comparing the data with data on known shapes to determine the degree of particle asymmetry.
The sample may be an aerosol.
Two embodiments of the invention will now be described by way of example only and with reference to the accompany drawings of which:
FIG. 1 is a schematic side view in section of a particle analyser for analysing spherical particles.
FIG. 2 is a sectional view of the analyser in FIG. 1 along the line x--x.
FIG. 3 is a schematic side view in section of an asymmetry analysis system.
FIG. 1 illustrates a basic form of the invention where only spherical particles are analysed in which a parabolic concave reflector (1) is located at one end of a scatter chamber (2). Mounted at the other end of the scatter chamber (2) and aligned with the principal axis of the reflector (1) is a laser (3), which directs a beam of radiation (4) towards a hole (5) in the reflector (1) and chamber (2) at the principal axis of the reflector. After passing through the hole (5) the beam (4) enters a beam dump (6), typically a Rayleigh horn.
A sample (7) of laminar flow air is directed into the chamber (2) to intercept at right angles the laser beam (4) at the focal point of the parabolic reflector (1).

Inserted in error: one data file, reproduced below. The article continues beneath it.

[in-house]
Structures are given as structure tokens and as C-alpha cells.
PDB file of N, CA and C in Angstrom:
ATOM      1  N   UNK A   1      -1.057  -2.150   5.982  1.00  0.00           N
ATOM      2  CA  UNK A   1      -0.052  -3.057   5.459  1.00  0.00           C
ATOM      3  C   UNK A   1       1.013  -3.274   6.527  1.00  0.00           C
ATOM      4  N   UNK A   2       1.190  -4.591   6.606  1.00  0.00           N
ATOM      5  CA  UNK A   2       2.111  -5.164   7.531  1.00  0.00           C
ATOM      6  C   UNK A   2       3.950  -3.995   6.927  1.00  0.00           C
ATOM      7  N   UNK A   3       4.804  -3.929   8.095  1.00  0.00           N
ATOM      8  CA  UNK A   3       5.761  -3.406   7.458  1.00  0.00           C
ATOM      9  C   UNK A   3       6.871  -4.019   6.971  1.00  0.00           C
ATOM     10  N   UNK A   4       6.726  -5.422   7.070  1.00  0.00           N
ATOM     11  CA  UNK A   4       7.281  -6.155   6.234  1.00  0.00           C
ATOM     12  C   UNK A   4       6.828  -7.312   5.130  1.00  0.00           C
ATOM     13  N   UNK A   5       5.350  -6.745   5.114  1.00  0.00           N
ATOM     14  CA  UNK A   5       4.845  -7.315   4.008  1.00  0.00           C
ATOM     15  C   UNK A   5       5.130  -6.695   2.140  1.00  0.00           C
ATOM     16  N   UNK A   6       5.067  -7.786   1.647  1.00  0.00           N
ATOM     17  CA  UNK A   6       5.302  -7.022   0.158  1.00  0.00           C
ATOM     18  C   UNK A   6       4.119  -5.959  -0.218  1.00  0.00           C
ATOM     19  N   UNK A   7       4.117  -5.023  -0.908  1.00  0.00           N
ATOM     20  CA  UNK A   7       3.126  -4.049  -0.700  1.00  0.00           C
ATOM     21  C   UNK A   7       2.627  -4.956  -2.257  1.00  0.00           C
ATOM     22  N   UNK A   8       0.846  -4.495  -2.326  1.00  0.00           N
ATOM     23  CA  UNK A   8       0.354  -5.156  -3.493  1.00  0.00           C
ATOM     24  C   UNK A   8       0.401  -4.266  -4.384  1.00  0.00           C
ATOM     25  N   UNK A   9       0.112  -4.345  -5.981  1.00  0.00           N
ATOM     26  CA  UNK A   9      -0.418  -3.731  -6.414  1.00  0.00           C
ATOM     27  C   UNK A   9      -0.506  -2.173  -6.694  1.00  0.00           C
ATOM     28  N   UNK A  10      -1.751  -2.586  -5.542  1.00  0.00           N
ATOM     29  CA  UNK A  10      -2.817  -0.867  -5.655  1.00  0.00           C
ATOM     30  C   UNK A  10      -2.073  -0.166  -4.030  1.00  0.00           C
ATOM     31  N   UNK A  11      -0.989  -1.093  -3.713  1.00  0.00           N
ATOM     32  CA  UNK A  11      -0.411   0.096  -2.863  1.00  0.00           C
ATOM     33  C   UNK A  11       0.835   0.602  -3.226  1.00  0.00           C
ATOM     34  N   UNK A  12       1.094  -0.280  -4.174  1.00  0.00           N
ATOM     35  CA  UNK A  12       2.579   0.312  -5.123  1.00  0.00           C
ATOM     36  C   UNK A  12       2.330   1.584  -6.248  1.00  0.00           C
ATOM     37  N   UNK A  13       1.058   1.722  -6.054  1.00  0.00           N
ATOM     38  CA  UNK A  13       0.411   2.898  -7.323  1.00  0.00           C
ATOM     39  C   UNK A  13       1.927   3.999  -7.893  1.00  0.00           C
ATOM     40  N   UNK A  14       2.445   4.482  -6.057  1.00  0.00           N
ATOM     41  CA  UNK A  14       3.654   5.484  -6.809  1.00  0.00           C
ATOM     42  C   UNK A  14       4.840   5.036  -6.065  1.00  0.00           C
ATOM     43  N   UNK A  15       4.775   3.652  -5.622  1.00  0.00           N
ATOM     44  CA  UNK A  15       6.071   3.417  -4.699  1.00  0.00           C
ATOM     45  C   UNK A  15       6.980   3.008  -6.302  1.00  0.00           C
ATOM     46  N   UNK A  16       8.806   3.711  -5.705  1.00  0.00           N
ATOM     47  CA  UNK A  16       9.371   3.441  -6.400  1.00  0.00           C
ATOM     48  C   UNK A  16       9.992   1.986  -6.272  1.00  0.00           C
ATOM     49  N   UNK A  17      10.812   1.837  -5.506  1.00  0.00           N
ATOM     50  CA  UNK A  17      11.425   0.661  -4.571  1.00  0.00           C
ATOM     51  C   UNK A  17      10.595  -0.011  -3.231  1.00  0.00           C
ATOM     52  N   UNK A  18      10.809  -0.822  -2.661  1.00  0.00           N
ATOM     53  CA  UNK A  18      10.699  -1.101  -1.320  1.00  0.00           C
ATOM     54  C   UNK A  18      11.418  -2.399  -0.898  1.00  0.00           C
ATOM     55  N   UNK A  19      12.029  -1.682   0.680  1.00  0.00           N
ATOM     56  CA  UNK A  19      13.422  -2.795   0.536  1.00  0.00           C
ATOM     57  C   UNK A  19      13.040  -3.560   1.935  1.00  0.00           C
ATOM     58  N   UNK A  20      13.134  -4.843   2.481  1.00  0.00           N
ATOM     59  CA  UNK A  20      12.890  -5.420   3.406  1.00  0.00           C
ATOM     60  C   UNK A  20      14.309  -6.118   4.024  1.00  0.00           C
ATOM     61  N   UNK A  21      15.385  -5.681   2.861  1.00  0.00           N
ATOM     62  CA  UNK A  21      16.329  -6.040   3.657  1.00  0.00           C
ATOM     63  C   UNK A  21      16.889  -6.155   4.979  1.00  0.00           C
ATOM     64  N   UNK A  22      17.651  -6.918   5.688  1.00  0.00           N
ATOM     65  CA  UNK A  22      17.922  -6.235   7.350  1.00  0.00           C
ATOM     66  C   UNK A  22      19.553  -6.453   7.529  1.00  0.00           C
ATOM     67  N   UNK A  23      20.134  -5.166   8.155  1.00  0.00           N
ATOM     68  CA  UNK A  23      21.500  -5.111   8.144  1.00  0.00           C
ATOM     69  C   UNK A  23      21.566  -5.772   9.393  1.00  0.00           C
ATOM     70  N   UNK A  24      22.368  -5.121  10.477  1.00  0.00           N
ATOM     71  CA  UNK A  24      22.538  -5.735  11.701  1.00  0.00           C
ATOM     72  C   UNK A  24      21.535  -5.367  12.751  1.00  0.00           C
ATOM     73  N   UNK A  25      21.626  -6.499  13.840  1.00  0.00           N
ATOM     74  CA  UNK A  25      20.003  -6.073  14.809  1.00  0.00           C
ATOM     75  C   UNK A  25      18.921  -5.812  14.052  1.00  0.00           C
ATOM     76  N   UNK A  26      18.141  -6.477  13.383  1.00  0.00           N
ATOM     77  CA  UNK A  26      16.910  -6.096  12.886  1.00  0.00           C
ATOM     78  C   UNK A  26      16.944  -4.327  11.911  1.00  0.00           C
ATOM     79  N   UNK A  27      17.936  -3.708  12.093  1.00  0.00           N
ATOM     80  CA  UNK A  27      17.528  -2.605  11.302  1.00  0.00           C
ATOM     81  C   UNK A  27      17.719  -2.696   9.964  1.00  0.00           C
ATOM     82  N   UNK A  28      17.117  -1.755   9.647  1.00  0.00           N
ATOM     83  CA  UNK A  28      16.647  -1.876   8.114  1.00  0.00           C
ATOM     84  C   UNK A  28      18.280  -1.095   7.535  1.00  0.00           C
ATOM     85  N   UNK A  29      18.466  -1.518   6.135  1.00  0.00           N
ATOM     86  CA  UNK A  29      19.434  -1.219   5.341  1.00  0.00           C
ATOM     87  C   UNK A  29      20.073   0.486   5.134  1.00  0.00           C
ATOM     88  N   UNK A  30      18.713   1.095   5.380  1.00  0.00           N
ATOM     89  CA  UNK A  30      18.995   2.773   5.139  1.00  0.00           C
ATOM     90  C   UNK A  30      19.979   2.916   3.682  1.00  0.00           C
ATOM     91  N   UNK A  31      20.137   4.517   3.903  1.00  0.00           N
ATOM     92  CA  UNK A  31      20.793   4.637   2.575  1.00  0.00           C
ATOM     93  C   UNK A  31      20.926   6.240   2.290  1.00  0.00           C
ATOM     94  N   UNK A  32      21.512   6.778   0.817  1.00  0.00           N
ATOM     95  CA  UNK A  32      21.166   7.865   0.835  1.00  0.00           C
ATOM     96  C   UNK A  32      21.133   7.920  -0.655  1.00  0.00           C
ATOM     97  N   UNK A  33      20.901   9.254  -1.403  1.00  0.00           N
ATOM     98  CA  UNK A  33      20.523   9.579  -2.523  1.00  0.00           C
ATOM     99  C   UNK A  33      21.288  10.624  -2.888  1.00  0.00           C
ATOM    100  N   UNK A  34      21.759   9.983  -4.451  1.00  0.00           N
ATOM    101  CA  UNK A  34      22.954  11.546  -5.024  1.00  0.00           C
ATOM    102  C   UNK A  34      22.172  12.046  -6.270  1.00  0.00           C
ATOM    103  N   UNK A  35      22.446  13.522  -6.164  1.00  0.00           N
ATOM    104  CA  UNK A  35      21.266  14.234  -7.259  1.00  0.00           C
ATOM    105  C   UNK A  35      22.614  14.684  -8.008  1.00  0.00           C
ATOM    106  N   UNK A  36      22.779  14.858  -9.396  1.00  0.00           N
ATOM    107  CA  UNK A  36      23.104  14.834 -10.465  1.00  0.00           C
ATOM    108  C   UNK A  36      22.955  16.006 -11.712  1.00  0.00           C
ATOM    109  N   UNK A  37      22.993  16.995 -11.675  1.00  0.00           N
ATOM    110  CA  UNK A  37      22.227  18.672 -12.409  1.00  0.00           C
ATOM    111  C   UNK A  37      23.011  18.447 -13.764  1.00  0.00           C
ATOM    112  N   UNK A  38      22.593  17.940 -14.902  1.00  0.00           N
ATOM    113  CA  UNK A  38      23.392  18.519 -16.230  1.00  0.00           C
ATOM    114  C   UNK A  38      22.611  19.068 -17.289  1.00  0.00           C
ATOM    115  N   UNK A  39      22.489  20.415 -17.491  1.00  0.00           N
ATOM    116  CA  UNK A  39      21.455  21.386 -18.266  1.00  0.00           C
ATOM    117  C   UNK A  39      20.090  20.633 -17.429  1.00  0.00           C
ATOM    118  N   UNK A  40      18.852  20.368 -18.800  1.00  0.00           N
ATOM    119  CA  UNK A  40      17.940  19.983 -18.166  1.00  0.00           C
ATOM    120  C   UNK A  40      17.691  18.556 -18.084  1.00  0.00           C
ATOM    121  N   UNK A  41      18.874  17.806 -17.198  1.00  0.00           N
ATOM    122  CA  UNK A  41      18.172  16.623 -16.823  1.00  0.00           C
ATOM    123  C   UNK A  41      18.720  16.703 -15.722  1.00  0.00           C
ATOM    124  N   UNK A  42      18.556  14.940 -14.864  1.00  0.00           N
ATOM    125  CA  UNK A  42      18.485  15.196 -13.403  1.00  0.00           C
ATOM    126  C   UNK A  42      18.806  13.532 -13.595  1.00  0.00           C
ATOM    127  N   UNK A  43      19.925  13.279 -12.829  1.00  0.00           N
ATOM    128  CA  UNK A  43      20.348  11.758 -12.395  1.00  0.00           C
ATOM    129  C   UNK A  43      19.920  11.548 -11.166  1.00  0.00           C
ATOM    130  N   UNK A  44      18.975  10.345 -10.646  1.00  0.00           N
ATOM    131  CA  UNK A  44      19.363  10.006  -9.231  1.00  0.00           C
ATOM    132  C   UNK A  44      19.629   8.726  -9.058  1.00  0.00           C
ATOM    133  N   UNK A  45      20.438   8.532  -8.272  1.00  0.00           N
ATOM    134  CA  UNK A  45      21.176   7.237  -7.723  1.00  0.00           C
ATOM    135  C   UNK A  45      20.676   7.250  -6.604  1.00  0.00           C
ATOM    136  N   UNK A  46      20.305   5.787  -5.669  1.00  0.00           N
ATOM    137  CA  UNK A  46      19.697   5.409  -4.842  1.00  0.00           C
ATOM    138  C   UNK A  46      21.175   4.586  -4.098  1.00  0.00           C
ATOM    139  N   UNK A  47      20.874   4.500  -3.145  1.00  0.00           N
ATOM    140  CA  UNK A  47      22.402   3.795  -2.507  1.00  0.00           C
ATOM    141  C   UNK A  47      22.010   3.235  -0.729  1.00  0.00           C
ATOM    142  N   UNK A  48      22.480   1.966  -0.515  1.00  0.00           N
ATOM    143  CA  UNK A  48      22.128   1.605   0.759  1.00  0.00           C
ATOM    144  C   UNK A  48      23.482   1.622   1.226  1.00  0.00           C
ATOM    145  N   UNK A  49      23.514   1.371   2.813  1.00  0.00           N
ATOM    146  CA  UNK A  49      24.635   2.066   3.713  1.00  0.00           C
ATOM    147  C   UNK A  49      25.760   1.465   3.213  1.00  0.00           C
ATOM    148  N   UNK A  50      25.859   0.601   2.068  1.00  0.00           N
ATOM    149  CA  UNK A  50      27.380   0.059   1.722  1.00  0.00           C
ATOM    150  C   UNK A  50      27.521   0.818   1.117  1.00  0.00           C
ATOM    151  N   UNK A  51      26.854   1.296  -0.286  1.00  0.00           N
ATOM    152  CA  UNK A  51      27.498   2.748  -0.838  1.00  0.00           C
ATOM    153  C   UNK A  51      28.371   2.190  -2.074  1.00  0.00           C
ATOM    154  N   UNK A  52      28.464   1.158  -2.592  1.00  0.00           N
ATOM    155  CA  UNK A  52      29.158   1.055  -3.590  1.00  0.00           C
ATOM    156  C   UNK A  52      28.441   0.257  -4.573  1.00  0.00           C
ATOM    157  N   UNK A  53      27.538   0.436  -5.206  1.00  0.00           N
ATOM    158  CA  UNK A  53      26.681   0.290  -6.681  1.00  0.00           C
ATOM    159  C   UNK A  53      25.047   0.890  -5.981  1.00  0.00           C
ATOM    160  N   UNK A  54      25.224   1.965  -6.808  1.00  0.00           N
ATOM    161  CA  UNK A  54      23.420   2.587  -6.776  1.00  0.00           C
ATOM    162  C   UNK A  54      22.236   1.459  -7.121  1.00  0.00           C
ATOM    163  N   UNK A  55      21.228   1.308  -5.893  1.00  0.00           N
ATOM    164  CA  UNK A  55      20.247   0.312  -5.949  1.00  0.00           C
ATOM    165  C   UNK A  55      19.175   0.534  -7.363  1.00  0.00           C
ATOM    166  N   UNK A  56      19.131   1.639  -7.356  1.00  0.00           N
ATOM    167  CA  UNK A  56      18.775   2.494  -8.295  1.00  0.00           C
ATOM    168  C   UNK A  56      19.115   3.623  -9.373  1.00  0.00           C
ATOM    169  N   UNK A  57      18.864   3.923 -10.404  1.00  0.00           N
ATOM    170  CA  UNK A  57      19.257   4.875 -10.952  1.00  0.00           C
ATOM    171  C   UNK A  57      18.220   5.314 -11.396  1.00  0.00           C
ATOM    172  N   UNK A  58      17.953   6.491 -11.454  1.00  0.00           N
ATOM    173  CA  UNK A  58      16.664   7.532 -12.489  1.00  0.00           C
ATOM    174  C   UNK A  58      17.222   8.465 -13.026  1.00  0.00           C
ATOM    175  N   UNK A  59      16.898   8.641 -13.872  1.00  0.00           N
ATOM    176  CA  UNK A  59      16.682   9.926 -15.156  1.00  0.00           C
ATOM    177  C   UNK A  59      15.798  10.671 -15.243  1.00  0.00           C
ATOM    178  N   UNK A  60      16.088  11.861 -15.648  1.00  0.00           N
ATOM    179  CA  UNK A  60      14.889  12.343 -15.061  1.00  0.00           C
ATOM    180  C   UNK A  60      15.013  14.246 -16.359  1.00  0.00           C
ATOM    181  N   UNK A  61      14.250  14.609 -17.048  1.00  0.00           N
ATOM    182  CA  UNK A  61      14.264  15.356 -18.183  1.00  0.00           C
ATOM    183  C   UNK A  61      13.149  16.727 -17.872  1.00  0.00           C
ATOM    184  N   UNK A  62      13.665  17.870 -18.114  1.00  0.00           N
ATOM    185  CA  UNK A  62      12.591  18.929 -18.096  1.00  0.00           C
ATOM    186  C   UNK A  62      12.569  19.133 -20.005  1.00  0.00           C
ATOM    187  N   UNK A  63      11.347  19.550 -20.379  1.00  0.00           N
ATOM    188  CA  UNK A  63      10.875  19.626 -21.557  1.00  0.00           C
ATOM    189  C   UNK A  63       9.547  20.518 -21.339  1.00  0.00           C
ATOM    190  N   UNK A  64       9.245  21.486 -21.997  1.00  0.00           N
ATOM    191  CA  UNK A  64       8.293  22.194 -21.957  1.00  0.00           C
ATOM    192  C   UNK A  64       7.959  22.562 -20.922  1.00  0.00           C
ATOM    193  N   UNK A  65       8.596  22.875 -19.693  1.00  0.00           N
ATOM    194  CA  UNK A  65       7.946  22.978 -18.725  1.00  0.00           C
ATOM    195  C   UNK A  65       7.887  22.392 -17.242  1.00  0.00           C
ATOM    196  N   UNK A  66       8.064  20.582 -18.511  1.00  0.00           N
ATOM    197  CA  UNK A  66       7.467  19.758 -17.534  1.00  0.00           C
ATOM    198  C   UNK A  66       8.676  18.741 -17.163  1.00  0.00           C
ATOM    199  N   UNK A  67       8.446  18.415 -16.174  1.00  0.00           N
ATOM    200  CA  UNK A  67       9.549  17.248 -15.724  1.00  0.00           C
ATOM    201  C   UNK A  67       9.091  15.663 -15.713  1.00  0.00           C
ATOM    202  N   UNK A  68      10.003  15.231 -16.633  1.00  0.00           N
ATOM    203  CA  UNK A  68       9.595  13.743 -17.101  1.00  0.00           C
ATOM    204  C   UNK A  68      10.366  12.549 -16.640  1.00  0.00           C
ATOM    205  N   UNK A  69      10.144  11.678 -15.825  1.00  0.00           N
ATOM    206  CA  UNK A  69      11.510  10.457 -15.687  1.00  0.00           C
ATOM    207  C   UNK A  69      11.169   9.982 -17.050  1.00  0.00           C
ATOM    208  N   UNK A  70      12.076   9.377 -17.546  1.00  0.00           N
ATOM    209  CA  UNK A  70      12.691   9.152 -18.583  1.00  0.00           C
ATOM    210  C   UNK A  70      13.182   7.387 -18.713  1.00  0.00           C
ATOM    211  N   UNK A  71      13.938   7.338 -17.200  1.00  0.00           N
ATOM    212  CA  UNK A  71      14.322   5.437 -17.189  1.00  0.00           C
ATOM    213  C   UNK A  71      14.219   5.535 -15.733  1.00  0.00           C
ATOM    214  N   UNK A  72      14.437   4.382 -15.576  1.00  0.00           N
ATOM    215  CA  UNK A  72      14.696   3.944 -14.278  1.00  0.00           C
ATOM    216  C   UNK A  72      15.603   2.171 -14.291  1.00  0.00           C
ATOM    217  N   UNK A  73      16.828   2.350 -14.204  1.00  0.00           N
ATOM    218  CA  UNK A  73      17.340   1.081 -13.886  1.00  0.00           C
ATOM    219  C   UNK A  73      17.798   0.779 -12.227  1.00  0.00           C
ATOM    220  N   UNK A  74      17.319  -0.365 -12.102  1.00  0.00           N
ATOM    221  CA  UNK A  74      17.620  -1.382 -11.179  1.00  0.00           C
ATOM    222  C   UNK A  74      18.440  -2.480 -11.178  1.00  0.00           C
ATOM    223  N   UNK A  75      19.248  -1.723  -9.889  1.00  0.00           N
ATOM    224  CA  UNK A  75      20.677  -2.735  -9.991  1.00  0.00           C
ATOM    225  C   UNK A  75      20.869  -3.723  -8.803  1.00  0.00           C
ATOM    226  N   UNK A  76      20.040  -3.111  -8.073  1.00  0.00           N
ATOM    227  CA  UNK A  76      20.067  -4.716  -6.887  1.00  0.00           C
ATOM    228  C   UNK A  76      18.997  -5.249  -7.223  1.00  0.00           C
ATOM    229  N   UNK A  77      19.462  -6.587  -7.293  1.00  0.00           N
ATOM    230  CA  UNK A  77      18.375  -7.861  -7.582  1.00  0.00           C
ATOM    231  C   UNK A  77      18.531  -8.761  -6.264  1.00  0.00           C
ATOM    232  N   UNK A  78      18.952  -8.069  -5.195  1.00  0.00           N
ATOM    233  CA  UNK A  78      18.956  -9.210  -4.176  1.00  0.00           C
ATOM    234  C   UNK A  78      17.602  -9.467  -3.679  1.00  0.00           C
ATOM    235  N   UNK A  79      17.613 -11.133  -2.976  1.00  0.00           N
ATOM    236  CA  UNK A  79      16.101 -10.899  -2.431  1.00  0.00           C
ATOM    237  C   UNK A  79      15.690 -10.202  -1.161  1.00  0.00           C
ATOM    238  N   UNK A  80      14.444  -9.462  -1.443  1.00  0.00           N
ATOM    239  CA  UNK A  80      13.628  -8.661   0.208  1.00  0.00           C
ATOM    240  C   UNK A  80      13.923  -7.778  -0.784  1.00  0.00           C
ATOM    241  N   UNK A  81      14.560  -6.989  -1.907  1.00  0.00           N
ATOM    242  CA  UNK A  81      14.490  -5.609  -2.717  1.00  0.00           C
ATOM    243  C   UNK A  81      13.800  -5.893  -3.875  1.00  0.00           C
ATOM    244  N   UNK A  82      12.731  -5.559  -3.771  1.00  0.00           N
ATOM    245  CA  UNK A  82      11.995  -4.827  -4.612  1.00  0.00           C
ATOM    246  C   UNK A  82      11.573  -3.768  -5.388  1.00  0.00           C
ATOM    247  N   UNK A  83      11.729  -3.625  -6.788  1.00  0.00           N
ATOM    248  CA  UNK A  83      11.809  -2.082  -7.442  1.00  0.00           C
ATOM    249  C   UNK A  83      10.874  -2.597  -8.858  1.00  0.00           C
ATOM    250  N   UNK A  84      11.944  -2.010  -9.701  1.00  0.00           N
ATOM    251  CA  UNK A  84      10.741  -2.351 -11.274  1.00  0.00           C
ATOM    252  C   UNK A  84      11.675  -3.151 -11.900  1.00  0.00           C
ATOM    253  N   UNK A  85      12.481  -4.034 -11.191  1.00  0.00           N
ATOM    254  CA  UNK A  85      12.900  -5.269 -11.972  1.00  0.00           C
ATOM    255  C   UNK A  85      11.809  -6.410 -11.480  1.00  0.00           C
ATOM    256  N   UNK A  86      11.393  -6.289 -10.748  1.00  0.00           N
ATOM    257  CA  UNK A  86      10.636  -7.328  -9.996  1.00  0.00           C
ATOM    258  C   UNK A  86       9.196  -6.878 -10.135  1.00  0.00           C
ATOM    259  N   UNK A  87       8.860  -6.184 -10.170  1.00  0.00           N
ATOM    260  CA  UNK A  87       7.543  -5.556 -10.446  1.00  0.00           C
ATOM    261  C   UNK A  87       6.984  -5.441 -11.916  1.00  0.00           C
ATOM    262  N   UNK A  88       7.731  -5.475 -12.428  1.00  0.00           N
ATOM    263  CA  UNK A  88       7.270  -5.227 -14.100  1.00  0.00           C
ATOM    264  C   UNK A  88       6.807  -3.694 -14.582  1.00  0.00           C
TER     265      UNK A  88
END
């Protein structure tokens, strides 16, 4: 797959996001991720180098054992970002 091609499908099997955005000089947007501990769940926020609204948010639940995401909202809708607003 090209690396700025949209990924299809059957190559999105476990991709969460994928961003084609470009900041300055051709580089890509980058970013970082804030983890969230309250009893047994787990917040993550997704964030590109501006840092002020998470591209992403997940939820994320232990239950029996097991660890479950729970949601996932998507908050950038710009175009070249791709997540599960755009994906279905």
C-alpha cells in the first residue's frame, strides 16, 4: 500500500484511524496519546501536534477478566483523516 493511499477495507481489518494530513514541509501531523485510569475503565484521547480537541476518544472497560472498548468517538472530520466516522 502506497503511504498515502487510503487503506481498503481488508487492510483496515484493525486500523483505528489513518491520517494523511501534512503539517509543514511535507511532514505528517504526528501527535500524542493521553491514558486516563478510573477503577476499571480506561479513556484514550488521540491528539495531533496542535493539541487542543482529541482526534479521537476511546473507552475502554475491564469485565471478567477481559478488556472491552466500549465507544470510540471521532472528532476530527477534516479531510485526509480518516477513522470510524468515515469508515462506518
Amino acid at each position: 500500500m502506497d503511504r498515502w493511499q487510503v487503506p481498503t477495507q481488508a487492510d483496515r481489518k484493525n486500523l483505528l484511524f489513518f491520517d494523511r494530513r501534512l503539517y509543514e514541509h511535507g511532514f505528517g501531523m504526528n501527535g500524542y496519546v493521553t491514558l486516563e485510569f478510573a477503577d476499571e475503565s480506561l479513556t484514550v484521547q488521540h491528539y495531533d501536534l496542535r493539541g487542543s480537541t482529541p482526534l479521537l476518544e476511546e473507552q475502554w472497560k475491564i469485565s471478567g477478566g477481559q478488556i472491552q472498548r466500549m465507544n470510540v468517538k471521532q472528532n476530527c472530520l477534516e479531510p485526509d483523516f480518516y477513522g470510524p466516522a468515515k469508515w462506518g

A particle in the sample (7) will deflect the radiation out of the beam (4) onto the reflector (1) which reflects it parallel to the principal axis to radiation collectors (8) adjacent the laser (3). The radiation collectors (8) may be photo multiplier units, optical fibres leading to such units, or lenses (8a) for directing the light onto fibres or units.
As shown in FIG. 2 three radiation collector lenses 8a are arranged radially around the beam 4. In such an arrangement symmetrical scattering can be directed which will identify spherical particles. Indeed, any number of lenses 8a and corresponding radiation collectors 8 may be arranged radially about the beam of radiation 4.
FIG. 3 shows a preferred embodiment of a particle analyser according to the present invention which is able to analyse individual particles and ascribe to them an asymmetry factor. In this embodiment, the laser (3) is mounted beneath the chamber (2) and at 90° to principal axis of the reflector (1). The beam (4) being reflected onto the principal axis of the reflector by a prism or mirror (9) suitably positioned on the axis. Indeed, the laser (3) may be mounted just about anywhere about the scatter chamber (2) with a appropriately angled mirror (9) on the axis.